Greek crisis jolts QE juggernaut as ECB ponders deflation

Mario Draghi has more evidence than ever to start quantitative easing as soon as this month — if only he can find a way to deal with Greece.

Two weeks before the first monetary-policy meeting of the year on Jan. 22, governors gathered yesterday and discussed the decision over dinner. Hours earlier, data showed the first annual drop in consumer prices since 2009 and stubbornly high unemployment, handing the European Central Bank president a stronger case for buying government bonds.

Overshadowing their meal was the return of Greek tensions, with the prospect that elections three days after the meeting will bring a party to power that wants to restructure the nation’s debt. That threat adds a new dimension to the argument for Draghi, whose chief challenge in convincing opponents of quantitative easing is to show it won’t turn into a bailout for recalcitrant governments.

“The case for further ECB action is strong and the negative rates of inflation will provide great mood music for Draghi to push QE through the Governing Council,” said Nick Kounis, head of macro research at ABN Amro Bank NV in Amsterdam. “The Greek issue could complicate the announcement and the ECB may well hold off from providing the details until March, giving it a chance to see how the situation turns out.”

Euro-area consumer prices dropped an annual 0.2 percent in December as oil costs plunged, and November unemployment remained near a record at 11.5 percent. Draghi has argued that slumping energy prices may worsen inflation expectations, a development the ECB won’t be able to ignore.

A decision in favor of large-scale government-bond purchases still has hurdles to overcome. Policy makers including Bundesbank President Jens Weidmann have spoken publicly against them, citing legal risks and the likelihood that a program would reduce the incentive for governments to reform their economies.

The treatment of Greek bonds, which are rated junk by the three major credit-rating companies, demands particular attention by officials. The ECB already owns 8 percent of the nation’s debt, and has committed to accept it as collateral in refinancing operations as long as the country stays in a program to ensure its reform efforts stay on track.

Greek opposition party Syriza, which leads in opinion polls, has campaigned on an anti-austerity platform that includes relief on the nation’s debt. That leaves the ECB facing a dilemma over whether to buy the bonds.

Debt relief

Germany is open to discussing debt relief with Greece’s next government, lawmakers in Chancellor Angela Merkel’s coalition said yesterday. While writing off Greek debt isn’t on the table, talks on easing the repayment terms on aid are possible after the Jan. 25 elections, the lawmakers from Germany’s two biggest governing parties said. The condition is that Greece sticks to its austerity commitments, they said.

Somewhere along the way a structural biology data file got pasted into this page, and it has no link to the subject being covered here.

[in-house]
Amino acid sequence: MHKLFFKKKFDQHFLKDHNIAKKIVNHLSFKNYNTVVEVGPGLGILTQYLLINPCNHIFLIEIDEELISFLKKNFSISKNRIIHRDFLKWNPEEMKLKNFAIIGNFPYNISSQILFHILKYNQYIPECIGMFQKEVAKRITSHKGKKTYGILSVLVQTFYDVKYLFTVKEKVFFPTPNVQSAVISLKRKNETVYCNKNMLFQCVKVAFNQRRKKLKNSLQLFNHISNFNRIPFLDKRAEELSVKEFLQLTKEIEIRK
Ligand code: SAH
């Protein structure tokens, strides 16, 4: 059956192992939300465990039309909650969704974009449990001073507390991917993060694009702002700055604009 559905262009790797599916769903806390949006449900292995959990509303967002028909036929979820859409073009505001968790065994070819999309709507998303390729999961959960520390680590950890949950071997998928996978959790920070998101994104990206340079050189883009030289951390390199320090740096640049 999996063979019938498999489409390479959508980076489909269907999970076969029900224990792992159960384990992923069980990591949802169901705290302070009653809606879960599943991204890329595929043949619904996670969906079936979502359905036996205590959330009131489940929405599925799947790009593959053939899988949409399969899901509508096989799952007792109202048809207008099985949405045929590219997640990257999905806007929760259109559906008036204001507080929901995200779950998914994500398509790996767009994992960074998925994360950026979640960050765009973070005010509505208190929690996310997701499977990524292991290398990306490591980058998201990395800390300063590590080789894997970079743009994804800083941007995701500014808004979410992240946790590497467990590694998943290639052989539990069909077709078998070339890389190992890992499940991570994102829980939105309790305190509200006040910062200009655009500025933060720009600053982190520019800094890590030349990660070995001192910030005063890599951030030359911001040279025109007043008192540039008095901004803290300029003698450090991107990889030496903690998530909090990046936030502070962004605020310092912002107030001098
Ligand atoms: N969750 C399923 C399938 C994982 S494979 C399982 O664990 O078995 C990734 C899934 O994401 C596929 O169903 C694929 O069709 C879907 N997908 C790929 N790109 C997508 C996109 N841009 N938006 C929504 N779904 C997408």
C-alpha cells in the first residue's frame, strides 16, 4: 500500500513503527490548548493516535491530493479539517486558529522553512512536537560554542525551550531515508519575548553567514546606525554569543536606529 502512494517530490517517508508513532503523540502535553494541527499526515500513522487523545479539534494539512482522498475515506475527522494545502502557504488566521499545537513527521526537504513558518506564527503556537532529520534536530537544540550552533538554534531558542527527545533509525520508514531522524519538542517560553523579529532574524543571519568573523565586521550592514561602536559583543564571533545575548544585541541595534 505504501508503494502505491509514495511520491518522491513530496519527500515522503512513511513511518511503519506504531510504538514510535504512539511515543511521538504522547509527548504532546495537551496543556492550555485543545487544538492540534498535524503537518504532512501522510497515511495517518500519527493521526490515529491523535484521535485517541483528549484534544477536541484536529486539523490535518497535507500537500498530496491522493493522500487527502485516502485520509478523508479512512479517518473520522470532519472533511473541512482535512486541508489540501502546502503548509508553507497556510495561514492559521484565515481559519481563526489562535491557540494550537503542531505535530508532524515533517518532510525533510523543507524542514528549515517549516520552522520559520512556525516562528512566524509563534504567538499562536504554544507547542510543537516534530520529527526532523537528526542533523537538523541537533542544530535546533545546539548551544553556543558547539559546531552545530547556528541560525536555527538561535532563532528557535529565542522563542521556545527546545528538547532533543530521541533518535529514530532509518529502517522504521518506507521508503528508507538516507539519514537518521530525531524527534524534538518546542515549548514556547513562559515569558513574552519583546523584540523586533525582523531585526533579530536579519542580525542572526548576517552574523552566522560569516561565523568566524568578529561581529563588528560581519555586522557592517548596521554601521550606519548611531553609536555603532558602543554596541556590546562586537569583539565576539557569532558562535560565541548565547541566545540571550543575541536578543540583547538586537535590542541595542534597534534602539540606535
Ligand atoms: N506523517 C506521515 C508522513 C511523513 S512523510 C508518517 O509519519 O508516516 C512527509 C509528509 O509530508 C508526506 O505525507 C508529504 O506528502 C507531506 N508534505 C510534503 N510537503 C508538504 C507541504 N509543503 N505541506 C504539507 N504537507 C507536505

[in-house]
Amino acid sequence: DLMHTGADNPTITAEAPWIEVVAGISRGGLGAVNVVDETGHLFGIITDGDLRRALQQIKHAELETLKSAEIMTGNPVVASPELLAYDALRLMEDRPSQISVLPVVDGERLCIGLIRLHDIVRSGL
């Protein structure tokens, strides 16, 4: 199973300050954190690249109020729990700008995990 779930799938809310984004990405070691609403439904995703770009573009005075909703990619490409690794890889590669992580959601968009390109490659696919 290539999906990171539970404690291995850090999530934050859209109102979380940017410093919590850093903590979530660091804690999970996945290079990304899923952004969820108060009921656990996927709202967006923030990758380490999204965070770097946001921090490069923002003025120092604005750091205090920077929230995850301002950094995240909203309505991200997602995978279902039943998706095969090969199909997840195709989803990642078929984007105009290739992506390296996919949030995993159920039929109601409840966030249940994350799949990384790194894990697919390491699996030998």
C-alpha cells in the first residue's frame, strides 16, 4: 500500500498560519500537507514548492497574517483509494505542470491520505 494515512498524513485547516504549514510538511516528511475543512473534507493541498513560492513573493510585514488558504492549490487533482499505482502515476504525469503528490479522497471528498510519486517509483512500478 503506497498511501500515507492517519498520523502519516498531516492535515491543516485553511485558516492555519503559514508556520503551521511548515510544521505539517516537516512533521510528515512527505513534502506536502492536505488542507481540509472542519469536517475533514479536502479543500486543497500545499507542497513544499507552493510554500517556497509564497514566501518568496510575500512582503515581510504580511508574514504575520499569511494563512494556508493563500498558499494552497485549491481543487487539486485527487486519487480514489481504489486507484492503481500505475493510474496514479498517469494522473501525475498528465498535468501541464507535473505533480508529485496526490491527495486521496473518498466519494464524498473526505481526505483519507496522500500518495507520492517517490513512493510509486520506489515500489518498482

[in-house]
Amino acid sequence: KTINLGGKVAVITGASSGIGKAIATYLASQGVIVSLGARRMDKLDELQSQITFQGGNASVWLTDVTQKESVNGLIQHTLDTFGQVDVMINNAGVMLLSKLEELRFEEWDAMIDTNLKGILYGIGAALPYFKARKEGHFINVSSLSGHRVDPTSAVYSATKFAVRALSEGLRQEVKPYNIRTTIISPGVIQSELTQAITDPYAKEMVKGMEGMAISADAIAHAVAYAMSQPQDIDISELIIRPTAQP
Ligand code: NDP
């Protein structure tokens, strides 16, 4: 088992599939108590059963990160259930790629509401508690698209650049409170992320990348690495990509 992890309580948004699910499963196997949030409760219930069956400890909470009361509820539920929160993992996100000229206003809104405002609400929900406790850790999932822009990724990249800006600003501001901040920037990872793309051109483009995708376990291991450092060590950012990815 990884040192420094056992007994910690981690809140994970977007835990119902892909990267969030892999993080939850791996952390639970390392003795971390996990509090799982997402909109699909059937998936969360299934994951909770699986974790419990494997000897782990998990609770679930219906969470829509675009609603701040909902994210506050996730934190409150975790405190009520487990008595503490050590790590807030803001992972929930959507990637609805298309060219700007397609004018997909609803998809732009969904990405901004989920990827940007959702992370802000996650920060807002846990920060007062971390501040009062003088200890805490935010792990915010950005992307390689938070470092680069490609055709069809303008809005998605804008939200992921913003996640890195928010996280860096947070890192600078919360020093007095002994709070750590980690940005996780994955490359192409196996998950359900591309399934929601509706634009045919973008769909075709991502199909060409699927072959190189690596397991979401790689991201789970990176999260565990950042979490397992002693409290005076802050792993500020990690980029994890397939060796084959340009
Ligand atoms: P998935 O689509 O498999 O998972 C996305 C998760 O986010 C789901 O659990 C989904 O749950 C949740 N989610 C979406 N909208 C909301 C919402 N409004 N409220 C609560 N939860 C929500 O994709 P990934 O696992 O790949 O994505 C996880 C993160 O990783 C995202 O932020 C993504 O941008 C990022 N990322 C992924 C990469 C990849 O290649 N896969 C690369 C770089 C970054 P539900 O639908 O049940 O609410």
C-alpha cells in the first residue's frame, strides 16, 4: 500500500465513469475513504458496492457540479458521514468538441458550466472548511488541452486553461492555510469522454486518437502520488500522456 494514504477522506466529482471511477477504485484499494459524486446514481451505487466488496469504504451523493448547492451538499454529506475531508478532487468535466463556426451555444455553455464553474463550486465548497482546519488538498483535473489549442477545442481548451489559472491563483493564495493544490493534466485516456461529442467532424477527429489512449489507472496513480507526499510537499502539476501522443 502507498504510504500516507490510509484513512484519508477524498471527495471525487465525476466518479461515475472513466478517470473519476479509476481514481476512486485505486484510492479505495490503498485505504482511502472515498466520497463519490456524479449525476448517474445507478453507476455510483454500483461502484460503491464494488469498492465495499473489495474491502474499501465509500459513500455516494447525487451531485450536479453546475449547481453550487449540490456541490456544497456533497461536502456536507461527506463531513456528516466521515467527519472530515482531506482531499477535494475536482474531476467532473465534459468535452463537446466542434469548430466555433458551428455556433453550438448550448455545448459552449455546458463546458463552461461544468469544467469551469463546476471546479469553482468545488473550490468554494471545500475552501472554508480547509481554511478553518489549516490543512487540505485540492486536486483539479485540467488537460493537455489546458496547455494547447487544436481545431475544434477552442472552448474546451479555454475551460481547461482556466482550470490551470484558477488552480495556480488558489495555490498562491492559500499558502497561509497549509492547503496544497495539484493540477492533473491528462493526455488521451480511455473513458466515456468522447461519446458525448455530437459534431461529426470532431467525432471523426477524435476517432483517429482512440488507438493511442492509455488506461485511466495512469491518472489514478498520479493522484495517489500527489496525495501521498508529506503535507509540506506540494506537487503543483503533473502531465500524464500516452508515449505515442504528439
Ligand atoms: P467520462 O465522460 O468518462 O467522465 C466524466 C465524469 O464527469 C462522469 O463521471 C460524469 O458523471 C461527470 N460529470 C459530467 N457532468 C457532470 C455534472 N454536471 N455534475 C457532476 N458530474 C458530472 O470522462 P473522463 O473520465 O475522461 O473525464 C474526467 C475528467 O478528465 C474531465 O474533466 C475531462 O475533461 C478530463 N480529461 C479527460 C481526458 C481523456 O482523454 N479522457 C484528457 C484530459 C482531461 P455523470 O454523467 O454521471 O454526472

Before then, on Jan. 14, the European Court of Justice will publish an opinion on a previous ECB plan to buy sovereign debt. That case was referred by Germany’s Constitutional Court, which said last year that the central bank probably overstepped its authority with the so-far-untapped OMT program.

The ECJ opinion, while non-binding, “could have some implications for the way in which a QE program was implemented,” BNP Paribas SA economists including Paul Mortimer-Lee and Kenneth Wattret said in a note. “The probability of the ECB opting to shy away from risk sharing is higher than the market is currently pricing in.”

QE options

ECB staff are working on various forms of QE, and Chief Economist Peter Praet has hinted at two options aimed at mitigating risks. One approach would be to target only the highest-rated assets, while another would be to make each national central bank exclusively liable for the bonds it buys.

While the second option may address a ban on mutualizing debt and make QE more palatable to the broader public, the purchases could still affect the balance sheets of other central banks. As the money feeds through financial markets, it may create liabilities in the region’s Target2 payment system.

“Whether the ECB will announce QE on Jan. 22 is unclear,” said Torsten Windels, chief economist at NordLB in Hanover. “The election in Greece may be an obstacle, but it may also be an incentive to shield Europe to say: Whatever happens in Greece, the ECB will continue to be active. I’d expect the latter.”